Article by: Katelin Dueck + Mike Hamata
Previously printed in The Lawyer’s Daily, a LexisNexis Canada publication.
Genesis Fertility Inc. v. Yuzpe 2021 BCCA 420 has it all: intrigue, betrayal and even a “shotgun.” In addition, it has some useful takeaways for employers who are navigating employee relations in times of significant organizational change.
Genesis Fertility is all about the facts, so an overview is required for context. Genesis Fertility Centre was operated by a team of physicians practising reproductive medicine in Vancouver: Sonya Kashyap, Abraham Albert Yuzpe, Elizabeth Lynn Taylor and Jason Adolph Hitkari. Their relationship was governed by a shareholders’ agreement, which included a “shotgun clause.” A shotgun clause is a provision whereby any shareholder can give notice to any other shareholder, requiring the other shareholder to elect either to sell their shares or purchase the shares of the person giving notice.
In November 2012, Yuzpe, Taylor and Hitkari (departing physicians) decided that they could no longer practise with Kashyap. They gave Kashyap notice in accordance with the shotgun clause. Kashyap elected to purchase the shares of the departing physicians. The departing physicians opened a new fertility clinic, Olive Fertility Centre in February 2013.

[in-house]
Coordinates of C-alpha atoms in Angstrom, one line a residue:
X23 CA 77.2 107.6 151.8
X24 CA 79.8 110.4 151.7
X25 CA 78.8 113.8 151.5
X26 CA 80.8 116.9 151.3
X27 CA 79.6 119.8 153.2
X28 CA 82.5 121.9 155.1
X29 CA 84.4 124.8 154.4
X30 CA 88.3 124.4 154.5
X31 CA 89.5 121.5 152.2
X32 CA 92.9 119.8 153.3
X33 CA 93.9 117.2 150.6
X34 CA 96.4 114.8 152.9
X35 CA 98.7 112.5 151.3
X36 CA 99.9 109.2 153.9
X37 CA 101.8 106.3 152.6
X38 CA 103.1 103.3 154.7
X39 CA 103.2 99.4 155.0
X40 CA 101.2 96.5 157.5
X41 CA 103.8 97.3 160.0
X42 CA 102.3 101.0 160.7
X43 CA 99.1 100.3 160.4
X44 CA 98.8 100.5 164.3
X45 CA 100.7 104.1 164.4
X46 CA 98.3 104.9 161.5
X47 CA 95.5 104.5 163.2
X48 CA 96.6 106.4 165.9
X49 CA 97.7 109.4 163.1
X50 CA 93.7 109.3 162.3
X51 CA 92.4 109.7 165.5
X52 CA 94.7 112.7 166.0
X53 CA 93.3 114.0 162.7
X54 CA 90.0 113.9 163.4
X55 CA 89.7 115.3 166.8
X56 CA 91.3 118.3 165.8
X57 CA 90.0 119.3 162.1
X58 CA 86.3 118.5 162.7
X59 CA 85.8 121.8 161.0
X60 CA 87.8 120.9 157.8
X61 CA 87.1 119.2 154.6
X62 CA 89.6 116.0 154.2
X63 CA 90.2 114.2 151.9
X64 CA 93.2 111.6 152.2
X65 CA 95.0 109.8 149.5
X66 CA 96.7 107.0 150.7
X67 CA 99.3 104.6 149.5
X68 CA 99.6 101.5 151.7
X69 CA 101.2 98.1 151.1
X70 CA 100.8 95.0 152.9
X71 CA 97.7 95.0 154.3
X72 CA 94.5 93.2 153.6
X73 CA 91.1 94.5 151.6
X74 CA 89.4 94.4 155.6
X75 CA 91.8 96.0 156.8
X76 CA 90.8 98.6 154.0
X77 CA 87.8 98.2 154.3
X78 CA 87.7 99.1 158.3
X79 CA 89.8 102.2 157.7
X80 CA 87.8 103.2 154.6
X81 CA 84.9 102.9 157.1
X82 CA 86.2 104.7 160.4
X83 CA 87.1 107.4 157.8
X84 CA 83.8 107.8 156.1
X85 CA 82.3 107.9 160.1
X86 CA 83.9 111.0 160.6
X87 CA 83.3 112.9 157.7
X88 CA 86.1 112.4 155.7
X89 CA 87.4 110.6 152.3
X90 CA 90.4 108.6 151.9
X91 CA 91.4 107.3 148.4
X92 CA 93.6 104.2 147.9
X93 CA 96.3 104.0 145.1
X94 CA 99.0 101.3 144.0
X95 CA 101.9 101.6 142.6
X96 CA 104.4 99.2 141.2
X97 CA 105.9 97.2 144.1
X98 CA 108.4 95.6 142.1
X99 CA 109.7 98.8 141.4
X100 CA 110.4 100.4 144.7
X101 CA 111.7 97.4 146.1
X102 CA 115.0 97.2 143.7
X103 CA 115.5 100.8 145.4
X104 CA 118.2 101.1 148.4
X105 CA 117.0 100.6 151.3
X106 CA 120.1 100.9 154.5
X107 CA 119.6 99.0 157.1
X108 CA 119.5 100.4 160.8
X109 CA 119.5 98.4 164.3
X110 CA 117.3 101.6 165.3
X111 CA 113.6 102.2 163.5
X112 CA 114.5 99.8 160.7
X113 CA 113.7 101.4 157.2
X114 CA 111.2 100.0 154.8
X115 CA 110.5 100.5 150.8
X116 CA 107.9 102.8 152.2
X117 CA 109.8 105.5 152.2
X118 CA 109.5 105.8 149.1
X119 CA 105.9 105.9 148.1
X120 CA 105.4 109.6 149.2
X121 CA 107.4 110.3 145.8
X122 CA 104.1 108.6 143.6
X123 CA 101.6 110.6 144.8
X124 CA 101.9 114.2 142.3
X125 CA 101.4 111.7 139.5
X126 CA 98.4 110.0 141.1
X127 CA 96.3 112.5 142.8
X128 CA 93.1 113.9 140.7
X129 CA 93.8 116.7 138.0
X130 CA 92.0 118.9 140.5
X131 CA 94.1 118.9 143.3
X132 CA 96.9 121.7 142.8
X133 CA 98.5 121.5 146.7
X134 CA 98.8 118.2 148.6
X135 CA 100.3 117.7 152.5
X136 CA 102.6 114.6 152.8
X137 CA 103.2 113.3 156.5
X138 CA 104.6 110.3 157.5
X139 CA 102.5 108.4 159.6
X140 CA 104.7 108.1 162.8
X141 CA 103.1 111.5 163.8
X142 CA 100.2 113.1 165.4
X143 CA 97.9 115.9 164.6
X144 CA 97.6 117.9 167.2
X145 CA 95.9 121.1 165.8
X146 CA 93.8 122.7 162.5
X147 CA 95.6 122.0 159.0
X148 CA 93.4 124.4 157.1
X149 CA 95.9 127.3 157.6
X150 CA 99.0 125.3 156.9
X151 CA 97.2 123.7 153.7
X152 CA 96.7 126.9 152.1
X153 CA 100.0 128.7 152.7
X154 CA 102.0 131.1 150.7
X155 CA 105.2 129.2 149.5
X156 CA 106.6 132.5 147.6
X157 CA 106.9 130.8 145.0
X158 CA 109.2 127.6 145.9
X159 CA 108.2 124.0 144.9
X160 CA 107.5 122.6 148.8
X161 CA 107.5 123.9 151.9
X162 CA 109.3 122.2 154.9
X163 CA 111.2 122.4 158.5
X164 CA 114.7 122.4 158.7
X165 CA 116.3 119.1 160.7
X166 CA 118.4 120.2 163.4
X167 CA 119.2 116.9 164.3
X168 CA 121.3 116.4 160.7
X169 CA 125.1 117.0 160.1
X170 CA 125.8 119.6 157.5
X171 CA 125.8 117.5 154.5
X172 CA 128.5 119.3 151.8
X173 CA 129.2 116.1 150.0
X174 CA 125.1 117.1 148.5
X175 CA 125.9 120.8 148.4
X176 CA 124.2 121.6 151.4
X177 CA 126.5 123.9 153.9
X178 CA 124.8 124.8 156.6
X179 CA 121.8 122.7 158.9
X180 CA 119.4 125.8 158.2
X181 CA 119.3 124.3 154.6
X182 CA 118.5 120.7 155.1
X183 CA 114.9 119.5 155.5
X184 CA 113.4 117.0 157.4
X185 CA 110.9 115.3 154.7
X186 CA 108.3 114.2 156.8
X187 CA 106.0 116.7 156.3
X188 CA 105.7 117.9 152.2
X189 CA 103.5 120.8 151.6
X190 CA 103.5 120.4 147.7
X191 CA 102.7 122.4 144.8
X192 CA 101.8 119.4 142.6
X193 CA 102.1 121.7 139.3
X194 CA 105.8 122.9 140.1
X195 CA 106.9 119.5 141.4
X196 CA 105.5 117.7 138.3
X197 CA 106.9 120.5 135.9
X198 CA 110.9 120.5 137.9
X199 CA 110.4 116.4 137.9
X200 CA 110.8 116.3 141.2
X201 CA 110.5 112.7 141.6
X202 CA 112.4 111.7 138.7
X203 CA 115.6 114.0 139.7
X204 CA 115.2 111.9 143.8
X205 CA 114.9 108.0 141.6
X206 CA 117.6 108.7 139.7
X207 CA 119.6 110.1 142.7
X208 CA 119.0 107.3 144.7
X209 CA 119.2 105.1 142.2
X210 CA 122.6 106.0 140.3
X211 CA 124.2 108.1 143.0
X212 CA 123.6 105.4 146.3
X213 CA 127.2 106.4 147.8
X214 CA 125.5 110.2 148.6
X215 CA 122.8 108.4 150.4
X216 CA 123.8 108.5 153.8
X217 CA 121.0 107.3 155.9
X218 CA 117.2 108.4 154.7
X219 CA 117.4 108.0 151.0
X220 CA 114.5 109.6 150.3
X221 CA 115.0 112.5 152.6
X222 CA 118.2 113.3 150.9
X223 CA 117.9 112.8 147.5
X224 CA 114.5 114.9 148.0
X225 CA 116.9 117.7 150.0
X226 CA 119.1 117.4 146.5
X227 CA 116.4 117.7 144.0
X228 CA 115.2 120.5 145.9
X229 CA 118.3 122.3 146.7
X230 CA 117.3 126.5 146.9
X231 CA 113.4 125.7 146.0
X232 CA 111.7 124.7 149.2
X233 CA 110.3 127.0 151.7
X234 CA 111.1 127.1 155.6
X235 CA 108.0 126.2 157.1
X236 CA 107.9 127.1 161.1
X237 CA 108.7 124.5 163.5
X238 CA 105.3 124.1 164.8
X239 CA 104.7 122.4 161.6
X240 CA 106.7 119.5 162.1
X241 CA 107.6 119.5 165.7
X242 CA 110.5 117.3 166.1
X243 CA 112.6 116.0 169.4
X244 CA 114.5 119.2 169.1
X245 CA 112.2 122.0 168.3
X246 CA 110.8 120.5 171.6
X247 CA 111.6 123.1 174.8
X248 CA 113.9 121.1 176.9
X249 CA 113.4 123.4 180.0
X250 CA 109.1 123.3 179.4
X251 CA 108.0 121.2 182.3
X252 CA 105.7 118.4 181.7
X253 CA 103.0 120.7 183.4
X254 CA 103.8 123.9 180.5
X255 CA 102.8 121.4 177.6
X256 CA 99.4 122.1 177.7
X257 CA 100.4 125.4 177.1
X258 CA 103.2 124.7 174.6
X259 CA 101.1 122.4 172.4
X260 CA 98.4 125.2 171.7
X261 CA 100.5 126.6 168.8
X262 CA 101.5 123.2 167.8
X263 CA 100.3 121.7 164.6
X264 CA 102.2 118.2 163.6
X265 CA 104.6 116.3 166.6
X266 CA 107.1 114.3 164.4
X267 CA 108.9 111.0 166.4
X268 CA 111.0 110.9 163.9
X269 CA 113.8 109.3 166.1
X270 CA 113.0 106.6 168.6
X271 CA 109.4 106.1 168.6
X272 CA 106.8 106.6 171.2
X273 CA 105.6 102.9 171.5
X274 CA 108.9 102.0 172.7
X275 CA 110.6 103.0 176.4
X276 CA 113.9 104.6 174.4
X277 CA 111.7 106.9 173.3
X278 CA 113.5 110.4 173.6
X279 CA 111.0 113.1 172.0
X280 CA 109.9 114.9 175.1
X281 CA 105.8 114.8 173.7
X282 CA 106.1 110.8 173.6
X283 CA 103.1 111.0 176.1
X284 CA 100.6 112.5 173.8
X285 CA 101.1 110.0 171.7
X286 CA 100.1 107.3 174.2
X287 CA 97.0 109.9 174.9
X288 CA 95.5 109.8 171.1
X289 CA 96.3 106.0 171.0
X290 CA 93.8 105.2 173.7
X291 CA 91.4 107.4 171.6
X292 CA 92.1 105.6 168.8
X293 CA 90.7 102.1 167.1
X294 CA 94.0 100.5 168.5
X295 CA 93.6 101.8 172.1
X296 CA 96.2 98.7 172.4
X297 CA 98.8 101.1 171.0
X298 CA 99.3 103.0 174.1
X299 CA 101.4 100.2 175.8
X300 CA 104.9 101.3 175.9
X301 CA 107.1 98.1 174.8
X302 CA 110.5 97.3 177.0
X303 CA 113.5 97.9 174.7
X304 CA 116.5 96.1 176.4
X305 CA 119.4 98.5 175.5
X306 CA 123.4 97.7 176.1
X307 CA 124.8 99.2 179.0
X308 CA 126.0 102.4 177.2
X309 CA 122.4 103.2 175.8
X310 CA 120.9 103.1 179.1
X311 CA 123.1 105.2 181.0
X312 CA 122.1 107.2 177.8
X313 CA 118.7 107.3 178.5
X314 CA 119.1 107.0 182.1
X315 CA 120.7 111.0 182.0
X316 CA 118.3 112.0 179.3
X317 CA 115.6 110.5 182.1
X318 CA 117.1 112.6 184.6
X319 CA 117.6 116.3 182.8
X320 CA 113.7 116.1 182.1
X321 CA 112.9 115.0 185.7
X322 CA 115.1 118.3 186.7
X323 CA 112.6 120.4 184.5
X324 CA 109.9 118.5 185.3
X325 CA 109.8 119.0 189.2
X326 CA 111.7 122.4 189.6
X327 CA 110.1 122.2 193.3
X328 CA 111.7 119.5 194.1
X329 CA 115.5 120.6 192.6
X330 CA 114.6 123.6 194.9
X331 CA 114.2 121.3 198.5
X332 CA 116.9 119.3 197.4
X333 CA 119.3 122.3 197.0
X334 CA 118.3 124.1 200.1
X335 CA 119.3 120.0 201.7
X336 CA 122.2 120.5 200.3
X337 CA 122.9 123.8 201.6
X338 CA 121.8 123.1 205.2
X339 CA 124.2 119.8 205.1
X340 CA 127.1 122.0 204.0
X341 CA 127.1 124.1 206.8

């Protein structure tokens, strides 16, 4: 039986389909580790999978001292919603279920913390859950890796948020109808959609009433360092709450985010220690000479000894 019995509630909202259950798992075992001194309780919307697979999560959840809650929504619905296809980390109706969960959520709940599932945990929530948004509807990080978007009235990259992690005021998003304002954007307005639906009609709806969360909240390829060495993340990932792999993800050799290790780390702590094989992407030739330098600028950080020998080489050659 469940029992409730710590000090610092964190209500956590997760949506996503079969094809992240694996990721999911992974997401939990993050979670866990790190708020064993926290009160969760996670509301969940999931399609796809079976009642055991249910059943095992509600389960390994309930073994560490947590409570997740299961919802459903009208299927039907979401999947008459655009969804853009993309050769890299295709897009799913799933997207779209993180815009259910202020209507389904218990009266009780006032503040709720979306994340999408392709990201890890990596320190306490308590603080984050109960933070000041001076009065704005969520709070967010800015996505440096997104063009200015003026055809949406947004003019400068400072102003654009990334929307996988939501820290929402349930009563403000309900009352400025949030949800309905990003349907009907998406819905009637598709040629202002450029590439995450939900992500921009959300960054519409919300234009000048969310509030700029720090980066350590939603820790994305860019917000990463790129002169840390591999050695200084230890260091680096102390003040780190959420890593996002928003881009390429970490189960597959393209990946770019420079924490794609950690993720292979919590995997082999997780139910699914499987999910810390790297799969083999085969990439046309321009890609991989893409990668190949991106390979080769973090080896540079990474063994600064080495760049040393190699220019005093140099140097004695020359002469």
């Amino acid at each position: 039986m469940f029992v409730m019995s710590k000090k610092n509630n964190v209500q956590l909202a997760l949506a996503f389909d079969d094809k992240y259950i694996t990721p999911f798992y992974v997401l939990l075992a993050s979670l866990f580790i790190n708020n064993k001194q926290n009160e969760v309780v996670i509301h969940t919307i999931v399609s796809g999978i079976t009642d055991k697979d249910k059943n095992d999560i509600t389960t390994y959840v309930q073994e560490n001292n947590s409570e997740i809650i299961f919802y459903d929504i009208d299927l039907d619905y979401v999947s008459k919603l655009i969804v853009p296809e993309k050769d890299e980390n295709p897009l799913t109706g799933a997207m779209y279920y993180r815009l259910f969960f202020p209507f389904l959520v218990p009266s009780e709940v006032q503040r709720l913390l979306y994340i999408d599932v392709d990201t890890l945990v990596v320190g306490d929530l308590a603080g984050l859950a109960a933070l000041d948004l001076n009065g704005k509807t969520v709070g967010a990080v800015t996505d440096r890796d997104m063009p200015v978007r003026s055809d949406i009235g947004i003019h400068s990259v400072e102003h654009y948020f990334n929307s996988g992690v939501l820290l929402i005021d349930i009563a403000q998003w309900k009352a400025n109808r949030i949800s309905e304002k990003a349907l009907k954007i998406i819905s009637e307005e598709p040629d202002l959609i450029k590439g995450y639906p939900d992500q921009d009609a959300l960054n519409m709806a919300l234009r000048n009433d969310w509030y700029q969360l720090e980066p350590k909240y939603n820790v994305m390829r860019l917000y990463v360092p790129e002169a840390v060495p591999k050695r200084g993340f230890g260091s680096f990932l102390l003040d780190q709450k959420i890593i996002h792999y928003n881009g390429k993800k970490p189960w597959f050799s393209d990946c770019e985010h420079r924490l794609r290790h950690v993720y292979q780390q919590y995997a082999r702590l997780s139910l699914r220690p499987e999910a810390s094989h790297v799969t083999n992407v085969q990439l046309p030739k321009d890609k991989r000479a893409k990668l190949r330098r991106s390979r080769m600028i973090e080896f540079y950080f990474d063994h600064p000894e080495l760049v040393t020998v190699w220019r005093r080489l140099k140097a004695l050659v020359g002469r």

Dr. Gary Samuel Nakhuda was employed by Genesis. In December 2012, Nakhuda tentatively decided to join the departing physicians at Olive. He participated in the planning of Olive and the hiring of several members of Genesis’ staff for Olive, without disclosing his involvement to Kashyap.
Nakhuda joined Olive in June 2013 and subsequently became a shareholder of Olive.
Genesis sued the departing physicians and Nakhuda for breaches of their fiduciary duties, the duty of loyalty and fidelity and the duty of confidence, as well as breaches of Nakhuda’s employment contract. A lengthy trial commenced, following which the trial judge found in favour of Genesis against the departing physicians but dismissed Genesis’ claims against Nakhuda.
Genesis appealed the judgment. A settlement was reached between Genesis and the departing physicians. The appeal proceeded only on the parts of the judgment dismissing the claims against Nakhuda and awarding him costs of the action.
The issues on appeal were whether the trial judge erred by failing to find that Nakhuda breached his contractual duty of loyalty and fidelity owed as an employee of Genesis. Genesis alleged these duties were breached when Nakhuda signed Olive employment contracts with Genesis employees without informing Genesis and by participating in the planning and setup of Olive.
The Court of Appeal, quoting from RBC Dominion Securities Inc. v. Merrill Lynch Canada 2007 BCCA 22, described the duty of good faith as “an all pervasive, residual obligation to further the interests of the employer which is not capable of exhaustive categorization but which can be relied on by the courts to compel ‘faithful’ service in a myriad of work situations.” The Court of Appeal continued, “components of the duty of fidelity are the duty not to make a secret profit, the duty of confidentiality, the duty not to compete and the duty to respect the employer’s business interests.” (para. 29)